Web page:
Everything else makes me feel very very frustrated! And unfortunately, the due date IS a big deal to me. You spend nine months counting to that day -- and assuming you will have a baby BY that day. There is something about going past that day, especially several days passed, that makes you truly begin to feel like you will never go into labor. It is just so disappointing. Obviously, the day baby comes, I will think nothing of how many days extra I was pregnant, but right now, it is all I think about. I wake up at 5:00 or 6:00 am every morning and can't go back to sleep because I feel so frustrated and disappointed. I don't feel like seeing people because they all wonder what on earth I am still doing here. It is even more frustrating because I feel like everyone just thinks I'm stupid for still being pregnant (especially frustrated pregnant) when I could so easily not be (mind you, I know everyone doesn't really think that, I just feel that way because well, it is partly true, and every person who hears I'm past due does sadly comment, "Oh, won't your doctor start you?").
I think I am most let down because I feel like I will have to be induced, but because I don't want to, I will have had the added frustration of hoping and waiting for another week which will have been pointless if I am to be induced anyway. Oh, I know logically this is all so ridiculous of me, but honestly I feel like crying every day! I was able to be patient over the weekend because there were fun things to do, but today -- sending Mike off to work, back to doing school with the kids (I've scheduled them a week off whenever baby arrives) is so anti climatic to assuming we'd have a baby by now. I'm sorry I keep not answering anyone's phone calls -- even my most loving well intentioned siblings. I just feel like I will burst into tears or totally unreasonable frustration to have to continue saying, "No, nothing is happening," to anyone. Why am I such a wreck!!?
Friday, December 5, 2008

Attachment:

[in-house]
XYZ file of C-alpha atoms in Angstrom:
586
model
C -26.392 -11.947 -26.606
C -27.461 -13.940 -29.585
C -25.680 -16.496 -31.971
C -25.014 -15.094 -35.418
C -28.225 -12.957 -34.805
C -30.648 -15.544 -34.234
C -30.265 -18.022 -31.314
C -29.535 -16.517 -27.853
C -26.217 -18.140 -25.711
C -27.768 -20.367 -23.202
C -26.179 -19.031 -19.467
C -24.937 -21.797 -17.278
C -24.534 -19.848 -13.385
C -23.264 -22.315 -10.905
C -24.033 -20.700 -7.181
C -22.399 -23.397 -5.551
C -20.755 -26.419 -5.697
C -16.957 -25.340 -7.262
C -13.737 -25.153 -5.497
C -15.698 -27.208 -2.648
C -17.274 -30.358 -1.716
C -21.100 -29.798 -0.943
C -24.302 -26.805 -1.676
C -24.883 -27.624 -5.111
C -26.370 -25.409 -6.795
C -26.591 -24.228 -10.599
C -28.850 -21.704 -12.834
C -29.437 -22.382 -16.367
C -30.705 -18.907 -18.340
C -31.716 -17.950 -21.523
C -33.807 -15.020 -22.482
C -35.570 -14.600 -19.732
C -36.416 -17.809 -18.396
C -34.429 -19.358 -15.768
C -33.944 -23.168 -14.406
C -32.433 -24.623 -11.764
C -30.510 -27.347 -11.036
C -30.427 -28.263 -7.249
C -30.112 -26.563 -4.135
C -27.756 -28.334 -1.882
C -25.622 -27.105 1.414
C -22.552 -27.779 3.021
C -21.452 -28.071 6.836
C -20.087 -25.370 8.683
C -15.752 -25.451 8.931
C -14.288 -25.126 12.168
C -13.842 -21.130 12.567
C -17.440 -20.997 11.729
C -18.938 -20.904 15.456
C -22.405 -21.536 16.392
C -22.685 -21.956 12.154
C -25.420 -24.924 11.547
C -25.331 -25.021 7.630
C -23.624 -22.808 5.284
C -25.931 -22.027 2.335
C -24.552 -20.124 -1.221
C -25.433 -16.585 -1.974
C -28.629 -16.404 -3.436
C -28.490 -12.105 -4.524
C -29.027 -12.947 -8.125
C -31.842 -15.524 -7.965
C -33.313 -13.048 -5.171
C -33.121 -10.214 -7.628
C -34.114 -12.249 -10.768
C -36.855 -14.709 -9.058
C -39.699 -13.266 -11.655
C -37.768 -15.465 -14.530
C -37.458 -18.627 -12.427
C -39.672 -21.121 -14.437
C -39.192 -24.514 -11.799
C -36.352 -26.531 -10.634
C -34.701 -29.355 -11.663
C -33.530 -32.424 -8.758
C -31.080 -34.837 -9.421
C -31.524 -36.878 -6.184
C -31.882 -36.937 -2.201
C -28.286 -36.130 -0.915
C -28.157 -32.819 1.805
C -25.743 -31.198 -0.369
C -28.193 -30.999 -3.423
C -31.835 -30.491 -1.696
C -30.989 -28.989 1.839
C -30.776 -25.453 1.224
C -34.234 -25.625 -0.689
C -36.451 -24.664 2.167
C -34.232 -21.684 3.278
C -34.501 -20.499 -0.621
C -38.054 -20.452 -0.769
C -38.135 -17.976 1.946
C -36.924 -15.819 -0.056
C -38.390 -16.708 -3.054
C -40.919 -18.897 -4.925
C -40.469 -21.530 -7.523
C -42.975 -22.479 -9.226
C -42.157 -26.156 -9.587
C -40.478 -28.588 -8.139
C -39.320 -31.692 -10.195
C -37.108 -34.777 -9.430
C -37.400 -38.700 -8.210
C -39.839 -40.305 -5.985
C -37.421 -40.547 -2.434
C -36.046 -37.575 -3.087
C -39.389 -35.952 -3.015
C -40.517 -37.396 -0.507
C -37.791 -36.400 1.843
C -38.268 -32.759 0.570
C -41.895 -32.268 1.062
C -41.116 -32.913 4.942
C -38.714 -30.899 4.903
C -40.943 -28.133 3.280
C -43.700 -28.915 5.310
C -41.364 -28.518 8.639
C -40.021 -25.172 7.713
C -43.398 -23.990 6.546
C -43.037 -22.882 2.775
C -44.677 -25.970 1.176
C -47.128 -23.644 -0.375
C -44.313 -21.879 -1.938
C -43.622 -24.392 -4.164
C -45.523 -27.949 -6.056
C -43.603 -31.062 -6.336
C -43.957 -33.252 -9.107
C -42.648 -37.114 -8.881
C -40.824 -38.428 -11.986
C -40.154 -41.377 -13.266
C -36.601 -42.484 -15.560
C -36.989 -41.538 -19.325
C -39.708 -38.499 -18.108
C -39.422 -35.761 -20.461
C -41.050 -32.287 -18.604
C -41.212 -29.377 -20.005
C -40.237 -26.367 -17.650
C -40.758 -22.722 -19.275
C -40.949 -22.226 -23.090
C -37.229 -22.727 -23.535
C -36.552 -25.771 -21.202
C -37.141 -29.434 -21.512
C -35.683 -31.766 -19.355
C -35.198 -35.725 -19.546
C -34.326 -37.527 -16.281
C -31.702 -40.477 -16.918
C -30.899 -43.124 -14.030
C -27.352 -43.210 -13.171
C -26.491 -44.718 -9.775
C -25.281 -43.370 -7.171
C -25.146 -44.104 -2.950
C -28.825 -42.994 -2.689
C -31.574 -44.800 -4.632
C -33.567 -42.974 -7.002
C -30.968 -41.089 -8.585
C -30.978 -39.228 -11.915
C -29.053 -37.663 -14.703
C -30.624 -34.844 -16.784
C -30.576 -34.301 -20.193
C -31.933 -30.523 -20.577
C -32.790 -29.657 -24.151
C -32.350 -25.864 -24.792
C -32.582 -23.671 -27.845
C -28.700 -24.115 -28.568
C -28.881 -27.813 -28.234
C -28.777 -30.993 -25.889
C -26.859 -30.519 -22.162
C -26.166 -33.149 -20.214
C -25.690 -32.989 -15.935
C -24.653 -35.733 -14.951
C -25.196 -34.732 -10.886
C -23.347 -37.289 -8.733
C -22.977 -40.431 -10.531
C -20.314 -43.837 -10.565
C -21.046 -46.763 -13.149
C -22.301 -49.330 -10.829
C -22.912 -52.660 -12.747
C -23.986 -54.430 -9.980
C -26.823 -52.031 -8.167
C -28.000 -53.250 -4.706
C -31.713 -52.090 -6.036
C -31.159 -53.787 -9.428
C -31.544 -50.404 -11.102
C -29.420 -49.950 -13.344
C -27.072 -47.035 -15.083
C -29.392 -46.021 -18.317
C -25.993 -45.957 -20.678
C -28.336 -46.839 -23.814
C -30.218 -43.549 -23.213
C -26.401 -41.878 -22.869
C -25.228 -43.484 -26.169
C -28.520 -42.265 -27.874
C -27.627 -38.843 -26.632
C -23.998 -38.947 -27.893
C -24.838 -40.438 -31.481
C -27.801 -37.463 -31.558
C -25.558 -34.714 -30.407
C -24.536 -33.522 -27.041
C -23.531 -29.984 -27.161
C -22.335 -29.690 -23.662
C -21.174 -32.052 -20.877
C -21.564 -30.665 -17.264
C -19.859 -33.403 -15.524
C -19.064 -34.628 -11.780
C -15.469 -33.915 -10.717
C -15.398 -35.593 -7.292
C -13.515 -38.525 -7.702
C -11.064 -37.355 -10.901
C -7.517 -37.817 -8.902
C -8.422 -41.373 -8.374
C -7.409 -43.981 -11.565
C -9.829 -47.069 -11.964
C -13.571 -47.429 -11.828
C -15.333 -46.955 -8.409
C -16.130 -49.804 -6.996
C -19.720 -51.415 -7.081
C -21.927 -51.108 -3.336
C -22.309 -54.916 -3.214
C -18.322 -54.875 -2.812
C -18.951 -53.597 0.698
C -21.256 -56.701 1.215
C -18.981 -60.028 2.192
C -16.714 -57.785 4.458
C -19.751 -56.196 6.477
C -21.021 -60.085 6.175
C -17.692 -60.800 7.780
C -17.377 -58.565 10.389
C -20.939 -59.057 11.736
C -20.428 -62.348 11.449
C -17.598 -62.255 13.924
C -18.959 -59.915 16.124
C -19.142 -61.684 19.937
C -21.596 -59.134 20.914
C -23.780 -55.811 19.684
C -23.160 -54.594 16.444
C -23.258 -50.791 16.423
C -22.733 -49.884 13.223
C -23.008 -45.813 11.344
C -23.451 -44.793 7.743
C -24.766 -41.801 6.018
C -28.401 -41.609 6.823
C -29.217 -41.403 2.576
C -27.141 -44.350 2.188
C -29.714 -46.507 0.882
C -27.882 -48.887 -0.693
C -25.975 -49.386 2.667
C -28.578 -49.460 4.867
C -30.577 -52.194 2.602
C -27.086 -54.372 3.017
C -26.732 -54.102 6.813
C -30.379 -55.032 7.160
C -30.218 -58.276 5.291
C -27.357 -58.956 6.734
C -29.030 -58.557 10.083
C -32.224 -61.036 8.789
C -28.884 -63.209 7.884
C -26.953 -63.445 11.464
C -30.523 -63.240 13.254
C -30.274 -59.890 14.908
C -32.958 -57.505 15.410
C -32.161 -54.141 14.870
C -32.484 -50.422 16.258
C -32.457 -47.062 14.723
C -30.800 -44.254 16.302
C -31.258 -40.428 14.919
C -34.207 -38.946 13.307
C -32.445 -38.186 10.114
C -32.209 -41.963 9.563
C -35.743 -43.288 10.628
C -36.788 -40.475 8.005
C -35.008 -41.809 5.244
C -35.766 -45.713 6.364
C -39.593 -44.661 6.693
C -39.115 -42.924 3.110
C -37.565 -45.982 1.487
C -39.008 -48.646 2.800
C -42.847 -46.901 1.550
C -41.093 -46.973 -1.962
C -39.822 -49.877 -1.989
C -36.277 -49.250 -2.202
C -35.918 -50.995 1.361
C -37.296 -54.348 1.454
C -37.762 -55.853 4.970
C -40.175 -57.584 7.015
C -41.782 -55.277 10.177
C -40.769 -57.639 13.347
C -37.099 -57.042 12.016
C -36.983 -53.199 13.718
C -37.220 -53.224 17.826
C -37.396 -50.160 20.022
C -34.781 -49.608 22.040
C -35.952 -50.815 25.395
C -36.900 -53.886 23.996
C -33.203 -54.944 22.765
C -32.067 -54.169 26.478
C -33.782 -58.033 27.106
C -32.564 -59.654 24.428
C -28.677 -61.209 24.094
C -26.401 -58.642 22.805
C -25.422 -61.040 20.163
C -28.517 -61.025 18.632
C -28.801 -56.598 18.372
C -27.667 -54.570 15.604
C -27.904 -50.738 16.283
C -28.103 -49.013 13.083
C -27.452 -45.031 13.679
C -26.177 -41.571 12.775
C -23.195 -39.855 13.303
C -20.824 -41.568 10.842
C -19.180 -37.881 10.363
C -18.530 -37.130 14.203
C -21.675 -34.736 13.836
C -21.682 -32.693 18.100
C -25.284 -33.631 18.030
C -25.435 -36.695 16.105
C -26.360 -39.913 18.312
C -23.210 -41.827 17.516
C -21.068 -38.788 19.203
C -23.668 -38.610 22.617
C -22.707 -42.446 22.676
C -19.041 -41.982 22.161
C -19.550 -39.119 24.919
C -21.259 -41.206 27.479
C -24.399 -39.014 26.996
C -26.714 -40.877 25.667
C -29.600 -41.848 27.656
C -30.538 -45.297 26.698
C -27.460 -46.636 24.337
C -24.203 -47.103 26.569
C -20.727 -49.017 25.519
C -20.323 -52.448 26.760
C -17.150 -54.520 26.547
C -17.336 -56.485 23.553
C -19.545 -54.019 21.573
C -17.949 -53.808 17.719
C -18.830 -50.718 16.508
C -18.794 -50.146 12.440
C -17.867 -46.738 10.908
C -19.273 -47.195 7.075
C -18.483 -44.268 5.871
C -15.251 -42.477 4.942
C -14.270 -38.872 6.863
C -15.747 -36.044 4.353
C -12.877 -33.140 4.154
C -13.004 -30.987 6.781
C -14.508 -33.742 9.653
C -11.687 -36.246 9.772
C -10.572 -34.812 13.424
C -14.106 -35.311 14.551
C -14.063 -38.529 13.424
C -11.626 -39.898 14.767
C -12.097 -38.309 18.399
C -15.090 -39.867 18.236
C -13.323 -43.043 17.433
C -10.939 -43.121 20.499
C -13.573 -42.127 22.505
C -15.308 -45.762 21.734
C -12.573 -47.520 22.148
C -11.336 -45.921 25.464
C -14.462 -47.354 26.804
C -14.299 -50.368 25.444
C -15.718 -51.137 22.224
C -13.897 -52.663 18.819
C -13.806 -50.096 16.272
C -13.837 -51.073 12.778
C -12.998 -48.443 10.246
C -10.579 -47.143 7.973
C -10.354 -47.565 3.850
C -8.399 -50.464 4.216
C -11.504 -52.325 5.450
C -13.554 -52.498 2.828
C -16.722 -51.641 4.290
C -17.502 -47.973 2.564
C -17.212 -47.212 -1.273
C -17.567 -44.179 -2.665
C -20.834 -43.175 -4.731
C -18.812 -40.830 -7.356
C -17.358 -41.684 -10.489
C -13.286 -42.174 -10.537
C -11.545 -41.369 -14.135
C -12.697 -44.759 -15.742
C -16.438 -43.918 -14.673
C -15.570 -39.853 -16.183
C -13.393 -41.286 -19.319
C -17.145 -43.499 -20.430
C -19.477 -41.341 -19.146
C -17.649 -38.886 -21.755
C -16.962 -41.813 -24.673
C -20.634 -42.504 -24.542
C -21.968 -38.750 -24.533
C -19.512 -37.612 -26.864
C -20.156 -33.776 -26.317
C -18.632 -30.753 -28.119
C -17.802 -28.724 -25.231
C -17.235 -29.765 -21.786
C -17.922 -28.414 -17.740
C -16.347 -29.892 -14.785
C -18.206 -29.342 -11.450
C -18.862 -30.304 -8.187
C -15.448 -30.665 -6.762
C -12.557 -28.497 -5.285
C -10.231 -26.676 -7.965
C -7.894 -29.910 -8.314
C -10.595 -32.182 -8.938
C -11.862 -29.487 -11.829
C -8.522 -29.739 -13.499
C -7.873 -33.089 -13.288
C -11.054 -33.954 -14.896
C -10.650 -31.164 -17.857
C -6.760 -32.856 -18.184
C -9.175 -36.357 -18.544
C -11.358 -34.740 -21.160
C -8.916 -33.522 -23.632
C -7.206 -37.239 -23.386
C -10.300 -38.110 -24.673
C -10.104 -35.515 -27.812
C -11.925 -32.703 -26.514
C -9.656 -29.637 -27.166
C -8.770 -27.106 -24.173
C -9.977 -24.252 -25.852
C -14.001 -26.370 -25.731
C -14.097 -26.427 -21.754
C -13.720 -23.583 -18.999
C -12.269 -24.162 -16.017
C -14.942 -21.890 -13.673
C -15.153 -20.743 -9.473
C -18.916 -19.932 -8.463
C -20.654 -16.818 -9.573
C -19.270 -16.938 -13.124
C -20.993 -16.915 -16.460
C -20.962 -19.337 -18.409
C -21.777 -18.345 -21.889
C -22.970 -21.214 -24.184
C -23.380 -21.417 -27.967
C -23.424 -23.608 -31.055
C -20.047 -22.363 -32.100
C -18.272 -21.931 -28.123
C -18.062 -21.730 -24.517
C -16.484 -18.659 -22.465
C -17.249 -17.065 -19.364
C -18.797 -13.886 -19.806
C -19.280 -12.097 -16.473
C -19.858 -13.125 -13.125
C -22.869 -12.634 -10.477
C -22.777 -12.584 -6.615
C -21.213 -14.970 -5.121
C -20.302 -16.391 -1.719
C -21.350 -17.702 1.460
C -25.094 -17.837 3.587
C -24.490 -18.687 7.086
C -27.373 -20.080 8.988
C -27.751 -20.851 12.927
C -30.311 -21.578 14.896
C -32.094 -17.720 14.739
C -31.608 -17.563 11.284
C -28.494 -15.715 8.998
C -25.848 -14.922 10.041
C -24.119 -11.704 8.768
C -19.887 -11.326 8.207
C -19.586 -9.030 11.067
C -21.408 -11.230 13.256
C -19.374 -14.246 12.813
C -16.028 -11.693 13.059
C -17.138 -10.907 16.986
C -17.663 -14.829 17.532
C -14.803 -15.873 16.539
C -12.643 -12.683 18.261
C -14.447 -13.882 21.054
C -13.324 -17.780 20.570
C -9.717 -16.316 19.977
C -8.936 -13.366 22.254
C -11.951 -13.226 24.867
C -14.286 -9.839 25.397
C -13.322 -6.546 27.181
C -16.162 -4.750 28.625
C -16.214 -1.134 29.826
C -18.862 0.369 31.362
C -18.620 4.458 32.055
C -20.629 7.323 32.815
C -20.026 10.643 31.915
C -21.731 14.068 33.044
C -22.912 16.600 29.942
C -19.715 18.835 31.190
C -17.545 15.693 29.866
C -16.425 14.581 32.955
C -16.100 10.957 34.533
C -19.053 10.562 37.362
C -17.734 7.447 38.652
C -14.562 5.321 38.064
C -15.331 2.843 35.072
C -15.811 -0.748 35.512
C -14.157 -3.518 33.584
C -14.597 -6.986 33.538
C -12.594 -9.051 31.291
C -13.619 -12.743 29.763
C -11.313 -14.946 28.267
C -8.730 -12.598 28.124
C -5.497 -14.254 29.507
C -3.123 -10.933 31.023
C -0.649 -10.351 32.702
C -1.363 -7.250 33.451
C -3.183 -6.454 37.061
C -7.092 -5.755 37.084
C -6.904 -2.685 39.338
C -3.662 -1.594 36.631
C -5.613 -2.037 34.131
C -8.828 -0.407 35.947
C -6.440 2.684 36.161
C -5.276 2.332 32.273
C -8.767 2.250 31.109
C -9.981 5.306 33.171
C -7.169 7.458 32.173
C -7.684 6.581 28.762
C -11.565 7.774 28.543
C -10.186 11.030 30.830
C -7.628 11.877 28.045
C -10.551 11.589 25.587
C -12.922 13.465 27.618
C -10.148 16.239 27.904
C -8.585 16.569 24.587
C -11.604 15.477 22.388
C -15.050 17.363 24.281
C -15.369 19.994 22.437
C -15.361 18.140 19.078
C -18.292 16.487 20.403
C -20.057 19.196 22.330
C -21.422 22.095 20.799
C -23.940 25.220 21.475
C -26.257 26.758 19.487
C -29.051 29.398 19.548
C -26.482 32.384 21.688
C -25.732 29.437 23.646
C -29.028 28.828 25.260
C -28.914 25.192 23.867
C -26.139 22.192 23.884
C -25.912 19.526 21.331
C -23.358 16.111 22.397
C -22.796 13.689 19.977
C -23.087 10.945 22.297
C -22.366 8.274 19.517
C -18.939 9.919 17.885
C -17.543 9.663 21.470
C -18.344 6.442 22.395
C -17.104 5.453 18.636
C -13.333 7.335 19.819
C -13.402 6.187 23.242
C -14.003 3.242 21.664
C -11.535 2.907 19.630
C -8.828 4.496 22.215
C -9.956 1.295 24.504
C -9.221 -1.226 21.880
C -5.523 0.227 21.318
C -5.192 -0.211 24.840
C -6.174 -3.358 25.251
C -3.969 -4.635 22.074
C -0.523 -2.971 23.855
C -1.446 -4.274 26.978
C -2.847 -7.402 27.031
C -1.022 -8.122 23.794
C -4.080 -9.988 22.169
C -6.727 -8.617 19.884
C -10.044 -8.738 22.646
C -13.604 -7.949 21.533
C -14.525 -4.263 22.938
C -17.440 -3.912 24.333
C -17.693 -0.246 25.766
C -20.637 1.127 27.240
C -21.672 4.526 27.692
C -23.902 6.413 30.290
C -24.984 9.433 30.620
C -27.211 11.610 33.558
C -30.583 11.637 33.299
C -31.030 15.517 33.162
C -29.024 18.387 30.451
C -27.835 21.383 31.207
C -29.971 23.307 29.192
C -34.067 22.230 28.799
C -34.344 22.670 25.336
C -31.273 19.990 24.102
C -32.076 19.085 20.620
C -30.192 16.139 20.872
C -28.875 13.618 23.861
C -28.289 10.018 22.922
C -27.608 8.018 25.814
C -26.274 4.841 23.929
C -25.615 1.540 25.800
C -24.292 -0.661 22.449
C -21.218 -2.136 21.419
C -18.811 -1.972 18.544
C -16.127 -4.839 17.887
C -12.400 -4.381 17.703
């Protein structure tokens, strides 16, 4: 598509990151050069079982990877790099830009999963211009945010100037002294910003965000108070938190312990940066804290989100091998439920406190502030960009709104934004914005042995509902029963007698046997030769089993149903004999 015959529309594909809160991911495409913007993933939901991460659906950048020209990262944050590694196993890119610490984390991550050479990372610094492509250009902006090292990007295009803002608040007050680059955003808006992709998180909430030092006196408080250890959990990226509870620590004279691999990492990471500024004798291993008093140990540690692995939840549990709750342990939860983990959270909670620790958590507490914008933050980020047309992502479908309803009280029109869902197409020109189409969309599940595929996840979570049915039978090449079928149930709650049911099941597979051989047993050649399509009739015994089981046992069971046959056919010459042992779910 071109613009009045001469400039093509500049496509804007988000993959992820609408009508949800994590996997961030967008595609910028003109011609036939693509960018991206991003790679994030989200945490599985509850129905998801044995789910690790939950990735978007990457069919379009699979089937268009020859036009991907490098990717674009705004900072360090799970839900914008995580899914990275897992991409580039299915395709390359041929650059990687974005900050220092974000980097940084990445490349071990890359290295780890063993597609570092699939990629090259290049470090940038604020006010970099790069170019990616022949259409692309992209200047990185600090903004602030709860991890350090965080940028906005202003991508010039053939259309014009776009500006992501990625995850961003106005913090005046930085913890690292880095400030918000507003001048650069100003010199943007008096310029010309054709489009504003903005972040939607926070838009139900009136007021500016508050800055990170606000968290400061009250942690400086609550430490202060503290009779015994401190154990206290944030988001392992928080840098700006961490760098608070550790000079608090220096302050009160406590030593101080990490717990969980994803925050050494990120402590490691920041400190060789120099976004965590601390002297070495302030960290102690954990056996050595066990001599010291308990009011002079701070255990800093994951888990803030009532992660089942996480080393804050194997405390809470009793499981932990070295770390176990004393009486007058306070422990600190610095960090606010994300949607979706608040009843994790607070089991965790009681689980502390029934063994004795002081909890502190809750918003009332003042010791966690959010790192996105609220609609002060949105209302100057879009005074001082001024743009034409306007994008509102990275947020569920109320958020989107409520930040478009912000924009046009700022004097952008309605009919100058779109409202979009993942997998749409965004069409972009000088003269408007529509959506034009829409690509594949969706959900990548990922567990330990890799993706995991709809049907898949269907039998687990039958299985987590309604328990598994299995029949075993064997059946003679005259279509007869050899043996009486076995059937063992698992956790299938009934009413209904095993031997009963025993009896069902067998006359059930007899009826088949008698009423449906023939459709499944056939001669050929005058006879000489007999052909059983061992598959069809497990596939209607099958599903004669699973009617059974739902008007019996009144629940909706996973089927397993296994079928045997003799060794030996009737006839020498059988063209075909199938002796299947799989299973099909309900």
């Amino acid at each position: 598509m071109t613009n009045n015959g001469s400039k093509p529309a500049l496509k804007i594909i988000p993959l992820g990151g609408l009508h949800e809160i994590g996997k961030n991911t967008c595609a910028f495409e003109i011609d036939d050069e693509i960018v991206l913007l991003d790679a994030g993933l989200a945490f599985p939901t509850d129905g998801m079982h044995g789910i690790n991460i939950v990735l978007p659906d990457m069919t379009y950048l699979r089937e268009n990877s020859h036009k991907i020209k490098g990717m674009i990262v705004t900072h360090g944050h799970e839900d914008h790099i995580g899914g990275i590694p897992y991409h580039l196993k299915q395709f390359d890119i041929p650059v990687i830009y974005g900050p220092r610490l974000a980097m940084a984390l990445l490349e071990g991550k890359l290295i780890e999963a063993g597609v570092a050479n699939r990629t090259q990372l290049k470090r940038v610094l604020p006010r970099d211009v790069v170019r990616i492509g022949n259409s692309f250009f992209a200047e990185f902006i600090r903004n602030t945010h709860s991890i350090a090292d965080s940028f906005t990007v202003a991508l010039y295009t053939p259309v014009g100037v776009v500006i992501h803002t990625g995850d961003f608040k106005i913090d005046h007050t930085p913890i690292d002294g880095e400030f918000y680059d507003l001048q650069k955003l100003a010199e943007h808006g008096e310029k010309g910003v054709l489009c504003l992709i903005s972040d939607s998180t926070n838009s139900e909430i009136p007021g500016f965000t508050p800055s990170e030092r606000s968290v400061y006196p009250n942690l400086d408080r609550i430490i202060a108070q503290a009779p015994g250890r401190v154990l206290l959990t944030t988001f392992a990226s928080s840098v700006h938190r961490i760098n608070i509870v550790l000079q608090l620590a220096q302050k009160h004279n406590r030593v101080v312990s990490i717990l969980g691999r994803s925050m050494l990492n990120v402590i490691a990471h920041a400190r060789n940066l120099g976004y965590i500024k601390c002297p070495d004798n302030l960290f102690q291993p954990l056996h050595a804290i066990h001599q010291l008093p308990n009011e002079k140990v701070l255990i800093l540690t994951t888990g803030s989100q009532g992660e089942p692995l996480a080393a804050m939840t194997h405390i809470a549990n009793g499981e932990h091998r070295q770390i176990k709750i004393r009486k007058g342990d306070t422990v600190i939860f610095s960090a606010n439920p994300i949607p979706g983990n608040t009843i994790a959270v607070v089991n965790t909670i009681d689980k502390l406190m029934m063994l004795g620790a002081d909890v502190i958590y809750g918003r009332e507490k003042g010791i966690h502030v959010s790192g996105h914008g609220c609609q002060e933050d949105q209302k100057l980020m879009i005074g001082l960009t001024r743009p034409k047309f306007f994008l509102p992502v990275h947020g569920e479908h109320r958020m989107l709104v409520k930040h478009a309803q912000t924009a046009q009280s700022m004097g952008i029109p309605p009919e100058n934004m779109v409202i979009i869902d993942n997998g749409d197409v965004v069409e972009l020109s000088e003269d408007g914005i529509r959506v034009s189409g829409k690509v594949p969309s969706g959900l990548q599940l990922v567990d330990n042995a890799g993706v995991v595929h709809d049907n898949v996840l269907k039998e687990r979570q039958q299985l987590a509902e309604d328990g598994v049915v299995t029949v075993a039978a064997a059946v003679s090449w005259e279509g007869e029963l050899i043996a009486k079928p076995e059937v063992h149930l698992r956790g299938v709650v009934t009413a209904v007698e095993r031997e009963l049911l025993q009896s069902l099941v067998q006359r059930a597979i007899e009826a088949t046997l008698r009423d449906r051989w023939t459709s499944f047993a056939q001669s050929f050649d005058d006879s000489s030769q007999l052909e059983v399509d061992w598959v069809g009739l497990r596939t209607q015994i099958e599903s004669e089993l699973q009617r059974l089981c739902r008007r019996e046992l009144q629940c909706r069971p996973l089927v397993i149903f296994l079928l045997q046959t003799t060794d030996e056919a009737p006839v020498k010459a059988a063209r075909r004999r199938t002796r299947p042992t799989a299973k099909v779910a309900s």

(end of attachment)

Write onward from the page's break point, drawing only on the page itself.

Well, no news is good news? Sigh. I am trying to be patient as everyone in our family has colds and sore throats right now (except Abe who never gets sick), and maybe I shouldn't wish baby into a house of sniffles and coughs. But, these better be the last pregnant pictures of me for a long long time!
Thursday, December 4, 2008
I was talking with my mother-in-law and sister-in-law about memories the other day. We were discussing how sad it is that we remember so little from when we were young as well as pondering why we do remember some of the seemingly insignificant or at least random moments from our youth. For example, I grew up knowing only one grandparent. My mom's dad and my dad's mom died before I was born, and my dad's dad died before I was two. Still, I have this tiny memory/image in my mind of him. Sometimes I doubt its reality because it is fuzzy and I would have only been about 1 1/2. Still, I am standing in the doorway of the little apartment in my parent's basement -- the apartment we currently sleep in -- and I am looking rather apprehensively at my grandpa Thatcher who is sitting at the foot of his bed (much as Penny looks at her own grandpas in this very cautious stage of her life). He is coaxingly holding up a small piece of wrapped candy. That's it. Why would I remember that? Yet I don't see why my brain would make it up, and my grandpa did stay in this apartment prior to his death. I don't recall if I was bold enough to go and get the candy or if I toddled back off, but there it is.